That’s why photos and discourse of people’s skin being played out for Twitter likes stings so much.
Social media is also being used as a surveillance tool to shame others who have any visible marks on their body (Picture: Liam Beattie)
The worry about being cross-examined in public for social media fodder fills me with worry. It’s taken me to the age of 30 to finally start to feel comfortable showing my imperfect skin in public and now anxiety – which is in itself a key cause of skin conditions becoming inflamed and even more itchy – is giving me second thoughts about what I should be wearing.
When my skin is bad, there’s already a worry about people looking at me – even though they’re probably not. But now, thanks to the heady combination of monkeypox and Twitter, it’s horrible to think that maybe they are.
It’s estimated that around half of people with a skin condition experience some degree of distress, with a recent report by the All Party Parliamentary Group on Skin warning that access to mental health services urgently needs to be addressed by the NHS.
That means there are a lot of people who are unable to access the support they need to manage their skin and mental health. During this period of increased anxiety for many of us, the need for unequivocal information about monkeypox and looking after ourselves is needed even more.
Since monkeypox has recently prominently emerged in the UK, social media has been a tool to help men who have sex with men rally together to share the latest information about where to get ahold of the vaccine. This is because the UK Government has shamefully still not centralised their vaccine effort.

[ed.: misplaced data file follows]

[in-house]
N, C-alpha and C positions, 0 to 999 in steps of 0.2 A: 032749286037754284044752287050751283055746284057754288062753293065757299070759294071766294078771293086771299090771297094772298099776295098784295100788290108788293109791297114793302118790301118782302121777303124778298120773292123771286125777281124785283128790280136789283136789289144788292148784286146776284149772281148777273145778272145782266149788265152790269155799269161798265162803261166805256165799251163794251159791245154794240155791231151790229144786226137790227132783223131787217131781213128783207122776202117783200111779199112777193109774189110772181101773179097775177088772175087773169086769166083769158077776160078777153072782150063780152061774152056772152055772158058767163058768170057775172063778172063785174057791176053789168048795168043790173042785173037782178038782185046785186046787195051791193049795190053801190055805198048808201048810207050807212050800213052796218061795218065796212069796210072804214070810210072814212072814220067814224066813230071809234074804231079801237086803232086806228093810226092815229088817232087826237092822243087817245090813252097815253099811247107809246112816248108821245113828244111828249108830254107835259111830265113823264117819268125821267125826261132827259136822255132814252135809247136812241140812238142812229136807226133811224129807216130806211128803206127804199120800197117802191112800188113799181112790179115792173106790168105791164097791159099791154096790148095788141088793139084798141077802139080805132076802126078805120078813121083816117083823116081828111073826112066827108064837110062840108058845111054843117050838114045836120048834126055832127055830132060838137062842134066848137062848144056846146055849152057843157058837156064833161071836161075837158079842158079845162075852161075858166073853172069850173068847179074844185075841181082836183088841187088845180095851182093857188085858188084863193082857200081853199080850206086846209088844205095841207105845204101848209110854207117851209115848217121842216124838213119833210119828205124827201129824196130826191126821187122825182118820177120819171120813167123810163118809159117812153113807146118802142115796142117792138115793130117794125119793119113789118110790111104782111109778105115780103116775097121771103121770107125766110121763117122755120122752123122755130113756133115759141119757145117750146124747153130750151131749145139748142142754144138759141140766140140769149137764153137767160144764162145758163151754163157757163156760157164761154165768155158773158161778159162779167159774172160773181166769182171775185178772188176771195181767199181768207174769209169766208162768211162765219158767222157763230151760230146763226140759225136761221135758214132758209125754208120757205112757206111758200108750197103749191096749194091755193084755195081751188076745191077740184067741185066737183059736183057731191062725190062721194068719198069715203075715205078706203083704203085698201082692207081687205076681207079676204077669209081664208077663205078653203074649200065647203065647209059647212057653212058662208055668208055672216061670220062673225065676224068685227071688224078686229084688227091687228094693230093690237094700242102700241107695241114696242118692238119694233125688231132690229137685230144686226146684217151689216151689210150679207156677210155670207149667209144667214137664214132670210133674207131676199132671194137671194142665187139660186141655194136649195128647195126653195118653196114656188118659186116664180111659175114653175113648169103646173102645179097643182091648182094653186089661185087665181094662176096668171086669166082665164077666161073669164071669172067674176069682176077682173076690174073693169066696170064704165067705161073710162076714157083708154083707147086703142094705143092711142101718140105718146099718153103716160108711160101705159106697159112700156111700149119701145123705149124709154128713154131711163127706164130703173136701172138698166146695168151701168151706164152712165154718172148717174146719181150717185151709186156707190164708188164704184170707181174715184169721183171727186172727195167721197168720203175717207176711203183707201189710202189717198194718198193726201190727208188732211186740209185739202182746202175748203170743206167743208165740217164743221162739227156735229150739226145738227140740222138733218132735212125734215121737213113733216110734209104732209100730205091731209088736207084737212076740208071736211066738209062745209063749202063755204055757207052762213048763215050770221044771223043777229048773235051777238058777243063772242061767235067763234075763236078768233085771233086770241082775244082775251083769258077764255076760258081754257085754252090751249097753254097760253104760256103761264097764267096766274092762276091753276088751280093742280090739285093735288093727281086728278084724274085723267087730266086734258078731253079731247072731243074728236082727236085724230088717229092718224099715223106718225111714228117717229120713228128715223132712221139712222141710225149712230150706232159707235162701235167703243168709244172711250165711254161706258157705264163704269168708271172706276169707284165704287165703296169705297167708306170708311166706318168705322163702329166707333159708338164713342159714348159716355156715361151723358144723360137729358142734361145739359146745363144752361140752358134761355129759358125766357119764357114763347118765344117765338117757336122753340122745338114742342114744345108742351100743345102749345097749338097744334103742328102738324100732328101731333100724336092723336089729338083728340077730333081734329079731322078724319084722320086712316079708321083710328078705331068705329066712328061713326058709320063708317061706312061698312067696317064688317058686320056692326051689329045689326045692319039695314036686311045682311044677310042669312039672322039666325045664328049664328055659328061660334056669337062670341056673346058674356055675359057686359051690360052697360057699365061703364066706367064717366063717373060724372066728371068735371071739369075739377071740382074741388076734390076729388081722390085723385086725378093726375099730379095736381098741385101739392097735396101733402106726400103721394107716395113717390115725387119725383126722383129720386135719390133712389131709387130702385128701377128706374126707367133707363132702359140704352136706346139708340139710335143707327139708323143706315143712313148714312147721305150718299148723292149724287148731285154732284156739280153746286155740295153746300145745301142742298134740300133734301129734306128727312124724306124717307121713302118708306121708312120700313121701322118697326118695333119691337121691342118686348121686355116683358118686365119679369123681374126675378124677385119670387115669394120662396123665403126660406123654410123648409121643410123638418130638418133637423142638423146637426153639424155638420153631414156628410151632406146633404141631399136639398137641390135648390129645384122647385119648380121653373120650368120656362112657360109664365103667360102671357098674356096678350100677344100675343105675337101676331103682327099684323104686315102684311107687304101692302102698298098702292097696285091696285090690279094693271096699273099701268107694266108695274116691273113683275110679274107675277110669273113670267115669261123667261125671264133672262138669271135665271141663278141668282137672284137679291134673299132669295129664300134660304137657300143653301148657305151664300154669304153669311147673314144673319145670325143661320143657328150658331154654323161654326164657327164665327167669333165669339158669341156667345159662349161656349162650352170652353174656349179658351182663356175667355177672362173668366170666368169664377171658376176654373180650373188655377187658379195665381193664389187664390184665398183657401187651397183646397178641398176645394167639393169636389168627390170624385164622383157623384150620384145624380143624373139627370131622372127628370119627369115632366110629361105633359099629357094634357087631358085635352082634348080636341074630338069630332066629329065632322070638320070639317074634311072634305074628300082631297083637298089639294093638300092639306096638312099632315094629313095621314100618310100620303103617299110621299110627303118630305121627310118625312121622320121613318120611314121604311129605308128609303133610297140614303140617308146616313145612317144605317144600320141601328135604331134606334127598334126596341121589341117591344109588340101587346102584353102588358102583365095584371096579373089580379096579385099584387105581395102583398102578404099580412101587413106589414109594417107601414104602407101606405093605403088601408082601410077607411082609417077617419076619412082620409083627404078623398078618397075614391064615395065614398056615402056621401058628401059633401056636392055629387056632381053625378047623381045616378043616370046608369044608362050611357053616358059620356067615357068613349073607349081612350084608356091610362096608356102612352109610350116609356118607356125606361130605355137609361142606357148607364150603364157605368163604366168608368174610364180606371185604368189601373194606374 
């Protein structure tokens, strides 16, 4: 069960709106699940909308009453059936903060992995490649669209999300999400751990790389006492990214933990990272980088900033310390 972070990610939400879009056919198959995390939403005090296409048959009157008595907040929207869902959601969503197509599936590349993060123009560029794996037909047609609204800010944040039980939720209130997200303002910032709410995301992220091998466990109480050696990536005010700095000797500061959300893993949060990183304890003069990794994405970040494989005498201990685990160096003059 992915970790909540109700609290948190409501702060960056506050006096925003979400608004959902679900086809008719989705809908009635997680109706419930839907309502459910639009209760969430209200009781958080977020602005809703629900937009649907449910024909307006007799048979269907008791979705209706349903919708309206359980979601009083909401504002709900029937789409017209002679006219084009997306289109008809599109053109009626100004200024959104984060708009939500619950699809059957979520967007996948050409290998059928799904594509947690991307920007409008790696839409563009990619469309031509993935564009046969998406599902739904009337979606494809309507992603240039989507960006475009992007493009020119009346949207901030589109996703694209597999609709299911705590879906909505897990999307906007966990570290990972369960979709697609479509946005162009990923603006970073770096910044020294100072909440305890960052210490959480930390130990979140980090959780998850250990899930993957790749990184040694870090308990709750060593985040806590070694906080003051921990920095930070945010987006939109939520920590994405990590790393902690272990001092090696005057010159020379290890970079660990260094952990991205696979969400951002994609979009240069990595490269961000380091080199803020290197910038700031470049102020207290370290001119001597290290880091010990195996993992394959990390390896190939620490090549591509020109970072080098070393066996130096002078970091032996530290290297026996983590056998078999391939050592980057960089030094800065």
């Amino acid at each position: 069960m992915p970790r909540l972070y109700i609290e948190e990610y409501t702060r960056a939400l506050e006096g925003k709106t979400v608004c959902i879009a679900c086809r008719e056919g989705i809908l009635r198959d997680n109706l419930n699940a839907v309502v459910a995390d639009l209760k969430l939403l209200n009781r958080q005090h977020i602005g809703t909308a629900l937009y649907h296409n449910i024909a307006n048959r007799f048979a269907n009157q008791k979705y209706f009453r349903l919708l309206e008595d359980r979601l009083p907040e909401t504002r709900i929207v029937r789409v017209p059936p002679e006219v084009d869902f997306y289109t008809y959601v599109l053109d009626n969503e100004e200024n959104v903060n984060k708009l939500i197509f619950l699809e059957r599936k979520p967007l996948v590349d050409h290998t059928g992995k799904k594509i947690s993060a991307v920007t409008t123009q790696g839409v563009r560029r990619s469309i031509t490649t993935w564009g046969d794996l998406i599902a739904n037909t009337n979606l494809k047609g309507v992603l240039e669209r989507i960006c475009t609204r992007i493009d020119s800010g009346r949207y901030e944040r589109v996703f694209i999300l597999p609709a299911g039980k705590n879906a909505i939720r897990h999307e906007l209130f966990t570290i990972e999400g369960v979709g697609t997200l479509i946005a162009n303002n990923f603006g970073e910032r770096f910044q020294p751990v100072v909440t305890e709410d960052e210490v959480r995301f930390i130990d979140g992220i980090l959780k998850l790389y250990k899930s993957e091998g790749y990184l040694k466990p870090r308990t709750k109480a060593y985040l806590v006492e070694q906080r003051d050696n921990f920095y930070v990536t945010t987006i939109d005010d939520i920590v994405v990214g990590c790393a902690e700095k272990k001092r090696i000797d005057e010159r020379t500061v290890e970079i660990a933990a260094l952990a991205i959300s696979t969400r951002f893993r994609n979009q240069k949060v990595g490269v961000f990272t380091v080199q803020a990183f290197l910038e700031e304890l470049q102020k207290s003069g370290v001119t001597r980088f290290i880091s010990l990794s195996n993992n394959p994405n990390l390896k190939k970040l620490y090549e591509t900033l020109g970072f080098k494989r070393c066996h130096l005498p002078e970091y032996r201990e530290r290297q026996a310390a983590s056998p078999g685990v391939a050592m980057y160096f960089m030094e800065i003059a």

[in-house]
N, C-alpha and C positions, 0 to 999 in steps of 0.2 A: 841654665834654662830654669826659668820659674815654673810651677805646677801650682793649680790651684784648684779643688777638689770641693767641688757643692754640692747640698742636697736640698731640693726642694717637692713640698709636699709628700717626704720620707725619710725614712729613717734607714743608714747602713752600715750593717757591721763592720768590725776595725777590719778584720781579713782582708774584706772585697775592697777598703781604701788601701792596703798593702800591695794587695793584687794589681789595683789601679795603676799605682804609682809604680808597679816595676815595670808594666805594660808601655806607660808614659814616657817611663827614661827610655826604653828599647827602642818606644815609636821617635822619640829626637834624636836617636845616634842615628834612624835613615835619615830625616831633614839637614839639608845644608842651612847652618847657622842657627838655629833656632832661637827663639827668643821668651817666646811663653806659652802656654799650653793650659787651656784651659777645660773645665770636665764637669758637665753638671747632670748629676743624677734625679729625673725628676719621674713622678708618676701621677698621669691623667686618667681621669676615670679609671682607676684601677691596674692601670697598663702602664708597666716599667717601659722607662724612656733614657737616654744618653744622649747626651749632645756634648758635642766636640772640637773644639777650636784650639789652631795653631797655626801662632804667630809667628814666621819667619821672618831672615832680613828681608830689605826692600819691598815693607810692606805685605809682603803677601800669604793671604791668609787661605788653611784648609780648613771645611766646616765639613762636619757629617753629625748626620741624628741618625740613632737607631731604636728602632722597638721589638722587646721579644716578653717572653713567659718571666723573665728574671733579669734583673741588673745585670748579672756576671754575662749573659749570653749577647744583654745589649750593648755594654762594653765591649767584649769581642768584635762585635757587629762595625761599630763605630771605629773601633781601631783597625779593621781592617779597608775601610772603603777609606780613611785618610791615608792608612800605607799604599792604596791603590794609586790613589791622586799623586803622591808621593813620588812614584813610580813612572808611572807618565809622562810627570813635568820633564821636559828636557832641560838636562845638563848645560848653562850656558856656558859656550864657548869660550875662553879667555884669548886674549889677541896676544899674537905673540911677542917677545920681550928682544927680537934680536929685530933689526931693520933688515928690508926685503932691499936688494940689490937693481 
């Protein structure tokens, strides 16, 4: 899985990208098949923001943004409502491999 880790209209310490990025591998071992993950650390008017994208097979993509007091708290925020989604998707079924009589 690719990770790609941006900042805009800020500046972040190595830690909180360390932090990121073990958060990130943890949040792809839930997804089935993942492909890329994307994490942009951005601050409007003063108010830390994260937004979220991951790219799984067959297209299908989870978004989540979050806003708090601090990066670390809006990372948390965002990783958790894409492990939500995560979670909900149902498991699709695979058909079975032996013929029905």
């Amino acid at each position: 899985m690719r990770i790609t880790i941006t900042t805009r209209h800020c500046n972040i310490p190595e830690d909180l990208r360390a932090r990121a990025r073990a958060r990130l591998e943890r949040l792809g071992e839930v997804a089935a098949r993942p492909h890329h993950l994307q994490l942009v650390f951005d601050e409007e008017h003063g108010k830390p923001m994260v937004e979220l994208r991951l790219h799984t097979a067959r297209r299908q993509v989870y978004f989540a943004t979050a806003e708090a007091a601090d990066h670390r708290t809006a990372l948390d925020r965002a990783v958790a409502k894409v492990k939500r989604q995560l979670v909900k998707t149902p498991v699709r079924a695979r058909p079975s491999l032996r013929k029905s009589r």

But social media is also being used as a surveillance tool to embarrass others who have any visible marks on their body.
Videos and photos of people zooming in on people’s legs and arms – jumping to a conclusion that this person may have monkeypox – is deeply harmful and is shaming innocent people for their perceived reckless behaviour, when it couldn’t be further from reality.
Please don’t make any assumptions about my skin – or anyone else’s (Picture: Liam Beattie)
I consider myself lucky that this week, I was able to put my worries and questions to a dermatologist, and get a definitive answer on whether I could get the monkeypox vaccine.
Because people with skin conditions aren’t just at risk of a trial by social media, there’s also contradictory information about the safety of the vaccine for people with eczema. My doctor calmly explained that the vaccine was perfectly safe and she said that I should go forward to get my jab.
That was a relief and something doctors need to be shouting about.
The next week is set to be another warm spell and I plan to stay cool and let my skin breathe. Please don’t make any assumptions about my skin – or anyone else’s.
Instead, spend that time learning the facts about monkeypox from reputable sources such as Terrence Higgins Trust and Queer Health, to dispel the myths about the virus and know how to protect ourselves during this outbreak.
Doing so will help more of us feel comfortable in our own skin.